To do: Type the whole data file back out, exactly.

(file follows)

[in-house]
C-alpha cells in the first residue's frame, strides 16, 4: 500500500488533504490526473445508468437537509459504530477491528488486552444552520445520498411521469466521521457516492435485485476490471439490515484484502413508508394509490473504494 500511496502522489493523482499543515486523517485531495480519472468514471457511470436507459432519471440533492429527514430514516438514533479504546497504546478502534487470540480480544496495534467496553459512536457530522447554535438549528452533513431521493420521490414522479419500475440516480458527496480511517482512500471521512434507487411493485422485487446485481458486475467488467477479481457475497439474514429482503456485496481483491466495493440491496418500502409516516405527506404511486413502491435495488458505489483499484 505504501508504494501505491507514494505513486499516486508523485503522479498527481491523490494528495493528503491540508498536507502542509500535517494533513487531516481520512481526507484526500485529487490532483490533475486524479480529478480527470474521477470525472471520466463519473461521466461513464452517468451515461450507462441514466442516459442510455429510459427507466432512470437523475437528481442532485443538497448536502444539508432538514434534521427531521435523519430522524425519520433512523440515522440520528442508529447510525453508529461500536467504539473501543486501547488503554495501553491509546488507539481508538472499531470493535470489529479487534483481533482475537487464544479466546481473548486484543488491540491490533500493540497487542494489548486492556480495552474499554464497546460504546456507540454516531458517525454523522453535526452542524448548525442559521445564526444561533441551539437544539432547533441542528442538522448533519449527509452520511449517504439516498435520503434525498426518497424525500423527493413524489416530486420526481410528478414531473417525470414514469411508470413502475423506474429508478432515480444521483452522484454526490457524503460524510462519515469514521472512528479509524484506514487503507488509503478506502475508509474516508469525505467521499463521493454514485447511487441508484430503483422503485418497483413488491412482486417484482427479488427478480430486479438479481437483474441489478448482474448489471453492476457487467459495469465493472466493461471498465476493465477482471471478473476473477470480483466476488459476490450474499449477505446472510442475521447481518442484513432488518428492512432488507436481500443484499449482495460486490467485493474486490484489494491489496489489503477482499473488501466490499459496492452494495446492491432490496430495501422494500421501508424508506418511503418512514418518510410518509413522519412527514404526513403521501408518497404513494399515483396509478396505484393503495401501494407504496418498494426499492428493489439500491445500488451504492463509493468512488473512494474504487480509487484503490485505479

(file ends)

[in-house]
C-alpha cells in the first residue's frame, strides 16, 4: 500500500488533504490526473445508468437537509459504530477491528488486552444552520445520498411521469466521521457516492435485485476490471439490515484484502413508508394509490473504494 500511496502522489493523482499543515486523517485531495480519472468514471457511470436507459432519471440533492429527514430514516438514533479504546497504546478502534487470540480480544496495534467496553459512536457530522447554535438549528452533513431521493420521490414522479419500475440516480458527496480511517482512500471521512434507487411493485422485487446485481458486475467488467477479481457475497439474514429482503456485496481483491466495493440491496418500502409516516405527506404511486413502491435495488458505489483499484 505504501508504494501505491507514494505513486499516486508523485503522479498527481491523490494528495493528503491540508498536507502542509500535517494533513487531516481520512481526507484526500485529487490532483490533475486524479480529478480527470474521477470525472471520466463519473461521466461513464452517468451515461450507462441514466442516459442510455429510459427507466432512470437523475437528481442532485443538497448536502444539508432538514434534521427531521435523519430522524425519520433512523440515522440520528442508529447510525453508529461500536467504539473501543486501547488503554495501553491509546488507539481508538472499531470493535470489529479487534483481533482475537487464544479466546481473548486484543488491540491490533500493540497487542494489548486492556480495552474499554464497546460504546456507540454516531458517525454523522453535526452542524448548525442559521445564526444561533441551539437544539432547533441542528442538522448533519449527509452520511449517504439516498435520503434525498426518497424525500423527493413524489416530486420526481410528478414531473417525470414514469411508470413502475423506474429508478432515480444521483452522484454526490457524503460524510462519515469514521472512528479509524484506514487503507488509503478506502475508509474516508469525505467521499463521493454514485447511487441508484430503483422503485418497483413488491412482486417484482427479488427478480430486479438479481437483474441489478448482474448489471453492476457487467459495469465493472466493461471498465476493465477482471471478473476473477470480483466476488459476490450474499449477505446472510442475521447481518442484513432488518428492512432488507436481500443484499449482495460486490467485493474486490484489494491489496489489503477482499473488501466490499459496492452494495446492491432490496430495501422494500421501508424508506418511503418512514418518510410518509413522519412527514404526513403521501408518497404513494399515483396509478396505484393503495401501494407504496418498494426499492428493489439500491445500488451504492463509493468512488473512494474504487480509487484503490485505479